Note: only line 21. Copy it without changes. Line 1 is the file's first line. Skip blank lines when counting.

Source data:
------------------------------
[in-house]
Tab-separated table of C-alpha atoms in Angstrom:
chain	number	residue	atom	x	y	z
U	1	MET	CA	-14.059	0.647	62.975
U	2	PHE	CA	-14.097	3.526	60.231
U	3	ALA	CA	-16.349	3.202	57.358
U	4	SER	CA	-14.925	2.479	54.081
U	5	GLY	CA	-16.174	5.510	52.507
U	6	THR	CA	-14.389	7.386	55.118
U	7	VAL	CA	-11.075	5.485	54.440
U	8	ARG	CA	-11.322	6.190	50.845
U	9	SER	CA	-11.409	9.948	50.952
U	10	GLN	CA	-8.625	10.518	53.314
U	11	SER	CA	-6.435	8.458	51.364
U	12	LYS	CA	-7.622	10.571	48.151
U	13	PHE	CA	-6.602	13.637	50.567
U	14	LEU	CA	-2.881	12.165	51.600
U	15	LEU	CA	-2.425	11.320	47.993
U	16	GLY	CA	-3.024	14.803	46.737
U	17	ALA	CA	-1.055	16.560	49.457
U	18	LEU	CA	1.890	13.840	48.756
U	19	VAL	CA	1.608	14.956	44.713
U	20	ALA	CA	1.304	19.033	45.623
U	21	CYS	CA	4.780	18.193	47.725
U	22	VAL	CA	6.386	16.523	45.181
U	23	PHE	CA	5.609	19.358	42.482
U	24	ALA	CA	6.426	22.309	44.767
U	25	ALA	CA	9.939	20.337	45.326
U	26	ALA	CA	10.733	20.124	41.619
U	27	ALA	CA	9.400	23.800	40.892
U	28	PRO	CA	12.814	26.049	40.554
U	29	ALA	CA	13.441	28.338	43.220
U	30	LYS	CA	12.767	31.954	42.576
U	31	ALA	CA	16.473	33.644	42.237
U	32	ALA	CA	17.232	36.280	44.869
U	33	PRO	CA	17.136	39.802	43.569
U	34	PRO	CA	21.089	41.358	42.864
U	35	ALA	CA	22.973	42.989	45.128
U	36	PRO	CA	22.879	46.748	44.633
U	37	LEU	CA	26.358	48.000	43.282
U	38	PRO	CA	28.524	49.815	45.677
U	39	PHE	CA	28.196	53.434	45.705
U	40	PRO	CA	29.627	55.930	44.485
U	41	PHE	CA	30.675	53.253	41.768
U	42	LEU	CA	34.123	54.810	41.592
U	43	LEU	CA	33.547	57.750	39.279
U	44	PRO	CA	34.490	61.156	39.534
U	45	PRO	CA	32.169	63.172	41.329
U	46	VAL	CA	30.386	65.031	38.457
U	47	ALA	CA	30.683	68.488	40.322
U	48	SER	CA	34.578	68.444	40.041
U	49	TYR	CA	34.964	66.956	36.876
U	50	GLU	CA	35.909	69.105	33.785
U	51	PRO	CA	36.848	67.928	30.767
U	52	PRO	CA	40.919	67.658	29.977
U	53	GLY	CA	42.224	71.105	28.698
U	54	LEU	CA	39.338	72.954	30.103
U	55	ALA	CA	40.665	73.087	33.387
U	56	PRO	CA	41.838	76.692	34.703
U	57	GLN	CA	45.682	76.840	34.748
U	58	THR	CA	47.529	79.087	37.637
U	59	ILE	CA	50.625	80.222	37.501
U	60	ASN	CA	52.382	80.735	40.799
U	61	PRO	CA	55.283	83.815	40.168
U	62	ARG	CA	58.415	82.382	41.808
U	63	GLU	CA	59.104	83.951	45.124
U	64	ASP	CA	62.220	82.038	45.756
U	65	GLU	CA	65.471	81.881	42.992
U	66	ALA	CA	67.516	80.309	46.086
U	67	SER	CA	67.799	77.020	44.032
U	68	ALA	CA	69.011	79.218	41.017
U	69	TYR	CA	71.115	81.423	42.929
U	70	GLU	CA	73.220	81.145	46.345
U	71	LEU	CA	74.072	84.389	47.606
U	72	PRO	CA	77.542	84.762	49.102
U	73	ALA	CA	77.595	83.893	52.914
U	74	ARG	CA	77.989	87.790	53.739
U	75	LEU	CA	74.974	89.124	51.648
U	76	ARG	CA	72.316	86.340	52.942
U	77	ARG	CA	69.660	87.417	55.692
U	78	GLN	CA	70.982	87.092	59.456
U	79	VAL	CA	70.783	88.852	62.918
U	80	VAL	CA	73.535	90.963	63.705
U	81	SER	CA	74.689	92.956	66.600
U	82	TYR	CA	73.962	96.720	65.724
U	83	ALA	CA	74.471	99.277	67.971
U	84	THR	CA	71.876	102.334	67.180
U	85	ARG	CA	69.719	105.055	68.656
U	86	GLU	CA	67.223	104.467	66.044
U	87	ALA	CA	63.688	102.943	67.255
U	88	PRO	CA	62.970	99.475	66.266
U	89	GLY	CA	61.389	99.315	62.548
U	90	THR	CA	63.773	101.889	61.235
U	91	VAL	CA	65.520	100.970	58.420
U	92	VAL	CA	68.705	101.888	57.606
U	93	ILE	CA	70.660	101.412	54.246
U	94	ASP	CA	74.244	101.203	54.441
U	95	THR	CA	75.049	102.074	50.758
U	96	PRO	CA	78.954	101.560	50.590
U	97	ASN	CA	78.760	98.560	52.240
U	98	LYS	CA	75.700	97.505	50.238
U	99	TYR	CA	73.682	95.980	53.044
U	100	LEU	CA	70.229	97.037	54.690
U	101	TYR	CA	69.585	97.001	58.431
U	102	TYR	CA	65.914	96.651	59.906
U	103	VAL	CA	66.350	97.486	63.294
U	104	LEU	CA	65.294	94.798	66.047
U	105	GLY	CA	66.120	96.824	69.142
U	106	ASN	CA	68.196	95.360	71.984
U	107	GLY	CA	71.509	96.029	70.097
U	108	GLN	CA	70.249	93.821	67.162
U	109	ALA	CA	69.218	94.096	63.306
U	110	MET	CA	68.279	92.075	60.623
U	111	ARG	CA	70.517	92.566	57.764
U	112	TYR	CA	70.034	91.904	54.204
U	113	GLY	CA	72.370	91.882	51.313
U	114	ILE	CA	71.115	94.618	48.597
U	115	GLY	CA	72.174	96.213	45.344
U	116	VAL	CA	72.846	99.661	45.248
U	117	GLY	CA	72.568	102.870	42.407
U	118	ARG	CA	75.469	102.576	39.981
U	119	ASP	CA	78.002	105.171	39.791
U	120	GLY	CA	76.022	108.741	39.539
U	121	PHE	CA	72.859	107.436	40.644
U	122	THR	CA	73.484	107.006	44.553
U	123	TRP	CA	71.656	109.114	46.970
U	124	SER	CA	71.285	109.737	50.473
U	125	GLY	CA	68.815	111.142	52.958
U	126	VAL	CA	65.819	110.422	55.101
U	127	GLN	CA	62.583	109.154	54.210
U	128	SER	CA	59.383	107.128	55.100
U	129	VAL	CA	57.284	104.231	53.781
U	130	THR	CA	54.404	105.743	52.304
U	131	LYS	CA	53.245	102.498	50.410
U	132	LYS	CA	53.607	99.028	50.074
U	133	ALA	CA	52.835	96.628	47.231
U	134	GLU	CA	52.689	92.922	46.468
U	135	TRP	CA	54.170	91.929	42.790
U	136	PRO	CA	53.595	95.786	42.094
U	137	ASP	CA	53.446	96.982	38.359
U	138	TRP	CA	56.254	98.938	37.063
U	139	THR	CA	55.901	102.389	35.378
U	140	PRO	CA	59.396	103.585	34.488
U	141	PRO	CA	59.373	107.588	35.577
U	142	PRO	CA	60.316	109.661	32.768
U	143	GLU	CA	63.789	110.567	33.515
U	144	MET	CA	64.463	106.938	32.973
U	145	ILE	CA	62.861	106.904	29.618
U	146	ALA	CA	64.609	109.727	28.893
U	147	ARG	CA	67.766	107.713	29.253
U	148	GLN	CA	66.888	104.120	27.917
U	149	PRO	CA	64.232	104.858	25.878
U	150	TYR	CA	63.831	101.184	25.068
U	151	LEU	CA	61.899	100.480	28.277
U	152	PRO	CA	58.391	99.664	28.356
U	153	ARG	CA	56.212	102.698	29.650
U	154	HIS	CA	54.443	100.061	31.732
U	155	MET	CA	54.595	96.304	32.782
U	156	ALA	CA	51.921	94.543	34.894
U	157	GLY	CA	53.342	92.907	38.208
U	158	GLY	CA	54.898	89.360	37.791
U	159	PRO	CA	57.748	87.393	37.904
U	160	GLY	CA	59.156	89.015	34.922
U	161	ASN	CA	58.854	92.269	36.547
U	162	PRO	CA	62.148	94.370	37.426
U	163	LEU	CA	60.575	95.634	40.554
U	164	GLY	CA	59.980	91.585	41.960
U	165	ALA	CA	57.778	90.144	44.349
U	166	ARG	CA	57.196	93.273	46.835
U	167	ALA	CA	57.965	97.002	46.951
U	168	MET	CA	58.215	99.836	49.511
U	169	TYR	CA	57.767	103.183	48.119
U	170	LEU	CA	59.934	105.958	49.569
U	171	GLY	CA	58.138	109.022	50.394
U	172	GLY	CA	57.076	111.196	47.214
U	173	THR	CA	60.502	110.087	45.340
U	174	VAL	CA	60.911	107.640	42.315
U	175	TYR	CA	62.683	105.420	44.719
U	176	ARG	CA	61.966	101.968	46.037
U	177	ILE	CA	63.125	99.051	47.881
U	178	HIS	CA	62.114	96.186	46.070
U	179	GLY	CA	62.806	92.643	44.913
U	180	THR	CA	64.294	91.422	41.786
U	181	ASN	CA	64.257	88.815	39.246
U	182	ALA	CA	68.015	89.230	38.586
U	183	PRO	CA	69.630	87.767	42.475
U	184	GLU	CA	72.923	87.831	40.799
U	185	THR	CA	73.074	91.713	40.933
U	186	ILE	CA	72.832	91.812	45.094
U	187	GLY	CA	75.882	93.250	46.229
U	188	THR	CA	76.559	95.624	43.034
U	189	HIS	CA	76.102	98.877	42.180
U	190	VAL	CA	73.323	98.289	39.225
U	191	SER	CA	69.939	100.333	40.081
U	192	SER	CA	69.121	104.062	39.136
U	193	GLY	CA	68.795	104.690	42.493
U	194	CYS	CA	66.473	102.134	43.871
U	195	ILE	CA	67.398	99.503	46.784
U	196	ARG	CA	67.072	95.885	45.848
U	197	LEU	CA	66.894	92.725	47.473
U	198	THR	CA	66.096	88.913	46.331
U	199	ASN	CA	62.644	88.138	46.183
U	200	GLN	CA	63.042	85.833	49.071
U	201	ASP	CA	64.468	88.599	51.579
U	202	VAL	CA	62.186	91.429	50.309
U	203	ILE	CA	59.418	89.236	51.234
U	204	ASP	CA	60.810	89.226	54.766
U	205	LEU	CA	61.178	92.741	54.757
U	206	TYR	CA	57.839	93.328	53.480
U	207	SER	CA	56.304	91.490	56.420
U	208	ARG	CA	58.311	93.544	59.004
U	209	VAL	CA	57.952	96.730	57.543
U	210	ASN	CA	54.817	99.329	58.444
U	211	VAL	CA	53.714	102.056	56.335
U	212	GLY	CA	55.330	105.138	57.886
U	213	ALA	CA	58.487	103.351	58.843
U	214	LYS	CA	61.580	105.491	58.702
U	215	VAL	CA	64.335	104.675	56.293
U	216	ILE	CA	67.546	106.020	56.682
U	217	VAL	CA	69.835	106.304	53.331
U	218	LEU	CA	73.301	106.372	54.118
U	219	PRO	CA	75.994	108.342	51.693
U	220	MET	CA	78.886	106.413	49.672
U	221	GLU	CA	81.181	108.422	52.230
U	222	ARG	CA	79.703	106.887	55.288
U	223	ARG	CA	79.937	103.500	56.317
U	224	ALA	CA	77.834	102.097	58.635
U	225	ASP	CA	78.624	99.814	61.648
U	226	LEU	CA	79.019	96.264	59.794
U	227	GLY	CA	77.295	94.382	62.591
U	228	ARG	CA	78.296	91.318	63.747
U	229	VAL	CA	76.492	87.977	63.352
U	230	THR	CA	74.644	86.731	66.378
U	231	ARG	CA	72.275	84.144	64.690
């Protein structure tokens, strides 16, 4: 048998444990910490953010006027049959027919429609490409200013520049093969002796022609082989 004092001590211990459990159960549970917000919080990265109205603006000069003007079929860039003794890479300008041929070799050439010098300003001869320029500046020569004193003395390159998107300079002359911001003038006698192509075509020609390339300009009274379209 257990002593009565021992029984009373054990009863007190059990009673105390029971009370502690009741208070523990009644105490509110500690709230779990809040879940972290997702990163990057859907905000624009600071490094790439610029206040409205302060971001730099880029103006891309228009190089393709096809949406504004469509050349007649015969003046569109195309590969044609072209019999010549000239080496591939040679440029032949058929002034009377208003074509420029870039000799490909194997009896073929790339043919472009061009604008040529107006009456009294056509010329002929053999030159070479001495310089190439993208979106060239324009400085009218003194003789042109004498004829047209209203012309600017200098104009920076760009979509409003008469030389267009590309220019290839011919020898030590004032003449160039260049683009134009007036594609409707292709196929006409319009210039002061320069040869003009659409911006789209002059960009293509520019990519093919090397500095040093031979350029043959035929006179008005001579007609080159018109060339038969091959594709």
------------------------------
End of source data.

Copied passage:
U	18	LEU	CA	1.890	13.840	48.756